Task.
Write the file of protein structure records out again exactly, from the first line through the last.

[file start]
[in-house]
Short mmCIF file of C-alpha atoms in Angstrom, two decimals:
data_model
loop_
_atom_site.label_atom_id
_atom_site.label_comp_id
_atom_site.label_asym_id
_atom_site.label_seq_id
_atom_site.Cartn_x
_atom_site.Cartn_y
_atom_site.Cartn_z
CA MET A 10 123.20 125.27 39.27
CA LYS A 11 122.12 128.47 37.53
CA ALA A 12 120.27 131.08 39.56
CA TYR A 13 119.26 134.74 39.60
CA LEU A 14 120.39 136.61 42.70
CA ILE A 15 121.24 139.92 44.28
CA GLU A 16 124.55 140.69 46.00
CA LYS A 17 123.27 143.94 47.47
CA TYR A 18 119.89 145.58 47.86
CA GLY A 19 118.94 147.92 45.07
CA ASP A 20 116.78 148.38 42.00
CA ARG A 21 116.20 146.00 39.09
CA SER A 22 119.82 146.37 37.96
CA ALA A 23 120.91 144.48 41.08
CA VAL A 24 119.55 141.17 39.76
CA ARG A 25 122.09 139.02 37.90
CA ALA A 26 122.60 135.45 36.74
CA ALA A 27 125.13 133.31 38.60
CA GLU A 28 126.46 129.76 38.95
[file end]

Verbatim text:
[in-house]
Short mmCIF file of C-alpha atoms in Angstrom, two decimals:
data_model
loop_
_atom_site.label_atom_id
_atom_site.label_comp_id
_atom_site.label_asym_id
_atom_site.label_seq_id
_atom_site.Cartn_x
_atom_site.Cartn_y
_atom_site.Cartn_z
CA MET A 10 123.20 125.27 39.27
CA LYS A 11 122.12 128.47 37.53
CA ALA A 12 120.27 131.08 39.56
CA TYR A 13 119.26 134.74 39.60
CA LEU A 14 120.39 136.61 42.70
CA ILE A 15 121.24 139.92 44.28
CA GLU A 16 124.55 140.69 46.00
CA LYS A 17 123.27 143.94 47.47
CA TYR A 18 119.89 145.58 47.86
CA GLY A 19 118.94 147.92 45.07
CA ASP A 20 116.78 148.38 42.00
CA ARG A 21 116.20 146.00 39.09
CA SER A 22 119.82 146.37 37.96
CA ALA A 23 120.91 144.48 41.08
CA VAL A 24 119.55 141.17 39.76
CA ARG A 25 122.09 139.02 37.90
CA ALA A 26 122.60 135.45 36.74
CA ALA A 27 125.13 133.31 38.60
CA GLU A 28 126.46 129.76 38.95